Once all of your assets have been located, the executor must determine their value, typically done using financial statements and/or appraisals. From there, the combined value of all of your assets is used to estimate the total value of your estate.

4. Notifying & Paying Your Creditors

To ensure all your outstanding debts are paid before your assets are distributed, the executor must notify all of your creditors of your death. In most states, any unknown creditors can be notified by publishing a death notice with your local newspaper.

Creditors typically have a limited period of time—usually one year—after being notified to make claims against your estate. The executor can challenge any creditor claims he or she considers invalid, and in turn, the creditor can petition the court to rule on whether the claim must be paid.

From there, valid creditor claims are then paid. The executor will use your estate funds to pay all of your final bills, including any outstanding medical and funeral expenses.

5. Filing & Paying Your Taxes

In addition to paying all your outstanding private debts, the executor is also responsible for filing and paying any outstanding taxes you owe to the government at the time of death. This includes personal income and capital-gains taxes, as well as state and federal estate taxes, if your estate is valuable enough to qualify.

That said, the federal estate tax exemption is currently set at $11.7 million for individuals and $23.4 million for married couples, so most families will not have to worry about estate taxes. And for those who do exceed that threshold, we have several strategies you can use to reduce the size of your estate to avoid these taxes.

Any taxes due are paid from estate funds. In some cases, this may require liquidating assets to raise the needed cash.

6. Distribution of Your Remaining Assets

Once the court confirms all of your debts and taxes have been paid—which typically requires the executor to file an accounting of all transactions he or she engaged in during the probate process—the executor can petition the court for authorization to distribute the remaining assets in your estate to the beneficiaries named in your will, or according to state intestate succession laws, if there is no valid will.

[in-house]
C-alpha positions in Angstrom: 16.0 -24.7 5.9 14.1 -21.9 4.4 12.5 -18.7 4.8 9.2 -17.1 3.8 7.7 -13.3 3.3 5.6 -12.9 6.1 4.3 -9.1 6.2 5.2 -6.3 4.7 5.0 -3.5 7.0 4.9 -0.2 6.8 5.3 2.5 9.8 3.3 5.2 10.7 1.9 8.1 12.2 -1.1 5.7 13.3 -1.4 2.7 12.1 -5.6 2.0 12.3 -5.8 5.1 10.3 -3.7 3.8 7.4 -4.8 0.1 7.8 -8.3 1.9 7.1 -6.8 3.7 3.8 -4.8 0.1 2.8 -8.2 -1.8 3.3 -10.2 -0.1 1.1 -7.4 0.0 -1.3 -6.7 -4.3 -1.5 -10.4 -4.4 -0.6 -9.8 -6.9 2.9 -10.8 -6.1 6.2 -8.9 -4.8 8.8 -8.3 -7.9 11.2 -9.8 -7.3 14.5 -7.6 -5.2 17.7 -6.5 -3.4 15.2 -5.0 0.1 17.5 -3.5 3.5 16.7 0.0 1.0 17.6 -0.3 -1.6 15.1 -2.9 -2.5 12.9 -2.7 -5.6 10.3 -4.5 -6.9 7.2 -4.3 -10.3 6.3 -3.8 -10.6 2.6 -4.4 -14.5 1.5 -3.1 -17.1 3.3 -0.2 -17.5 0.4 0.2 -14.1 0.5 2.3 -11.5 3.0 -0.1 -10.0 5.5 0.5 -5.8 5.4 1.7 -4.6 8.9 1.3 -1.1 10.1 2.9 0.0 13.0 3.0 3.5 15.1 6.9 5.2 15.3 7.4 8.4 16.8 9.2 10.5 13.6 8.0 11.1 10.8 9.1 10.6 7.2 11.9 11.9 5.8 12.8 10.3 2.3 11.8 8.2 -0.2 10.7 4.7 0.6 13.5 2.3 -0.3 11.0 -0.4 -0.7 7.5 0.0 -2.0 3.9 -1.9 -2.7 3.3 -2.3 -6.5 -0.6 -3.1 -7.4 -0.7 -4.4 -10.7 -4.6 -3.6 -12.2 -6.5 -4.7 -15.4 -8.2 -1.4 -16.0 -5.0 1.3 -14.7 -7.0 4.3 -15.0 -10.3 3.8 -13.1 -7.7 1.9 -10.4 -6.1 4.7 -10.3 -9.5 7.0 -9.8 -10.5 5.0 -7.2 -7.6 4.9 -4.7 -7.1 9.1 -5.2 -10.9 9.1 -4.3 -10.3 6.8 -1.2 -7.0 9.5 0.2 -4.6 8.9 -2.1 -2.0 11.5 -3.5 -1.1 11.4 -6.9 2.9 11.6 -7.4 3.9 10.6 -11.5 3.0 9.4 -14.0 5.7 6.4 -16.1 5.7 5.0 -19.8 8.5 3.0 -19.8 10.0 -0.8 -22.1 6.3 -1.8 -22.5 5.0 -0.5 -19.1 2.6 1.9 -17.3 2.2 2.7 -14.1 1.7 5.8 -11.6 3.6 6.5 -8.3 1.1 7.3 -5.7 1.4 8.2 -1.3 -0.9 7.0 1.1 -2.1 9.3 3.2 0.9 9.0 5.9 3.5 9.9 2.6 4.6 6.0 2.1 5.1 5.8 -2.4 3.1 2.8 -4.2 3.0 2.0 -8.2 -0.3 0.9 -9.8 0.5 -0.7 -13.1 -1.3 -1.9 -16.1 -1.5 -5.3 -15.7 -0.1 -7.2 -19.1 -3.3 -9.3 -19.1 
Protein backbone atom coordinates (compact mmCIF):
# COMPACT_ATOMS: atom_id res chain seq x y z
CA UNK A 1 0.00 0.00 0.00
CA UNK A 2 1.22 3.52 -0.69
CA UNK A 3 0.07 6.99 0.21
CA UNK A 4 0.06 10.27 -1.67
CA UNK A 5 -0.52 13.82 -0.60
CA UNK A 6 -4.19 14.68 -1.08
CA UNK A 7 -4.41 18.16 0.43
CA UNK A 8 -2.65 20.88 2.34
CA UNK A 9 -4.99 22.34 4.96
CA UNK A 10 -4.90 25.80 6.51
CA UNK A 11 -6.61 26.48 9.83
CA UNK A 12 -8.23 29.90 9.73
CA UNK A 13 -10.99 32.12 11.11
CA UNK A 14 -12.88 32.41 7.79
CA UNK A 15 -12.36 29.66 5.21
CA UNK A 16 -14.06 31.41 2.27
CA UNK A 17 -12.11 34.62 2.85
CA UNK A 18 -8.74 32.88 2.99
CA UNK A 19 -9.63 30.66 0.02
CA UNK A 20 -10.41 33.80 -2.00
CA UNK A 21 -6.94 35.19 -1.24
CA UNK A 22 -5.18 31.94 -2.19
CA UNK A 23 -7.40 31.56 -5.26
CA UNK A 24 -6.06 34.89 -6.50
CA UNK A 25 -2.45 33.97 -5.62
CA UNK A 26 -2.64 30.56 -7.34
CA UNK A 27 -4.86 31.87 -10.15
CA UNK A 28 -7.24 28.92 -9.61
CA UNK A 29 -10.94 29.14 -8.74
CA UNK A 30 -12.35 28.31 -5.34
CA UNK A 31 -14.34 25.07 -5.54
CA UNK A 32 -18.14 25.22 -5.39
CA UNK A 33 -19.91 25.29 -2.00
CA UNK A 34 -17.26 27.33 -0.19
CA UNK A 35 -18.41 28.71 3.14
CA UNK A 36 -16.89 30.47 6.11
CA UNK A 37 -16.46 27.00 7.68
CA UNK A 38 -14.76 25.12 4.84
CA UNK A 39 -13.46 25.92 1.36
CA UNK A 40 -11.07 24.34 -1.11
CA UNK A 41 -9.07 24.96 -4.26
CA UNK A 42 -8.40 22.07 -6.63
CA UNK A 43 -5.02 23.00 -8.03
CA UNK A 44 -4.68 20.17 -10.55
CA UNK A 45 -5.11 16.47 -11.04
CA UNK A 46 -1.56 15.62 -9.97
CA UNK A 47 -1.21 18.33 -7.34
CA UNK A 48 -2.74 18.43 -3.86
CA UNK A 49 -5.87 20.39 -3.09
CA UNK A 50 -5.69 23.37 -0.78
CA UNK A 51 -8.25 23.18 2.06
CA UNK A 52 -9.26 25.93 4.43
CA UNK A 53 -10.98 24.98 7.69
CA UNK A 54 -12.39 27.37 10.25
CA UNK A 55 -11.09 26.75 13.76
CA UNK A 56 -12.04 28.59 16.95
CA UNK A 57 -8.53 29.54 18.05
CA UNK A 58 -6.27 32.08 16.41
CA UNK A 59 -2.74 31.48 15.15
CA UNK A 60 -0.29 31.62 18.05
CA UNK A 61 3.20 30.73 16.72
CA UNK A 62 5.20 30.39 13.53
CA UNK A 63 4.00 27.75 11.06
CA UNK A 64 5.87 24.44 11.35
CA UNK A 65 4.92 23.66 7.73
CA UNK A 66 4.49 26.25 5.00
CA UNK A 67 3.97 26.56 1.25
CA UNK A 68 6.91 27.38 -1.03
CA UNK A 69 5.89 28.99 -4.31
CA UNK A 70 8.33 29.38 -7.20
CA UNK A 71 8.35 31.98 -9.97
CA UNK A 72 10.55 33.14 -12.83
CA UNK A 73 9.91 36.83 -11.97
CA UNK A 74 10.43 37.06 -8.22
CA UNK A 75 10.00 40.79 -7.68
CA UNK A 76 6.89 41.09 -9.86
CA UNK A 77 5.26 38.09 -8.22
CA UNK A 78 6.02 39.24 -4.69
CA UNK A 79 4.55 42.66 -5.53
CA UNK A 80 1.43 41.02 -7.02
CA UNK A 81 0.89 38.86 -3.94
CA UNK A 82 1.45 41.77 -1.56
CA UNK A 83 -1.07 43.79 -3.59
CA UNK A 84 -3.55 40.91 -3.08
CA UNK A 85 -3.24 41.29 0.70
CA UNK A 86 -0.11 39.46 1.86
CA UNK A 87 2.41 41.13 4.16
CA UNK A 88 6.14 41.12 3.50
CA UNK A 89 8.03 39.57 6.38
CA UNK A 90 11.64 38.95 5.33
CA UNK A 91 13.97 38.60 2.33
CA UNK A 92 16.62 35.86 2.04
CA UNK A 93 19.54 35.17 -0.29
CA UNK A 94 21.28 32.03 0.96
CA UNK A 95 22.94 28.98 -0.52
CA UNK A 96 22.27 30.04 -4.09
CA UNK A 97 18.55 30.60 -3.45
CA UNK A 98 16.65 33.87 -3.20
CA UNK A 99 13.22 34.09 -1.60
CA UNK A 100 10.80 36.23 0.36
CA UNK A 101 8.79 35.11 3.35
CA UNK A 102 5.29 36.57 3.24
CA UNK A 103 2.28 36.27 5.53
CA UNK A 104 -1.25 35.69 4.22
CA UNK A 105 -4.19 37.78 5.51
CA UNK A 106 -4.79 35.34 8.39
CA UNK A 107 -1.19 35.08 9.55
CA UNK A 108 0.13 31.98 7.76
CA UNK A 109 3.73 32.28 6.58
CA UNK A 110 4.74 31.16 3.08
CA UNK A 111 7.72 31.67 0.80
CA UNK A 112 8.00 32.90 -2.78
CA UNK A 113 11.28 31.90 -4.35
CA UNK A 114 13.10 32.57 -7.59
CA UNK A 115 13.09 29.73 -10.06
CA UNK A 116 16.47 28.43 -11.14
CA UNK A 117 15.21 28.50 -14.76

Once all assets have been distributed, the executor will have to file a petition with the court to close probate. If all creditors and taxes have been paid, your assets have been distributed, and there are no other outstanding issues to be addressed, the court will issue an order formally closing the estate and terminating the executor’s appointment.

Keep Your Family Out Of Court & Out Of Conflict

strategies to minimize your tax bill, and we will work with your loved ones following your death in the same capacity to ensure the wealth and legacy you’ve built provides the maximum benefit to those you leave behind.

Next week, we’ll look at the ways you can do just that in the second part of this series. Until then, if you haven’t put an estate plan in place or have one that would force your family to go through probate, contact us and we’d be happy to schedule a Family Wealth Planning Session to go over exactly what would happen for your loved ones if something were to happen to you and design a plan that will avoid probate.

Next week, we will discuss estate planning strategies you can use to avoid probate altogether, in Part II of our series.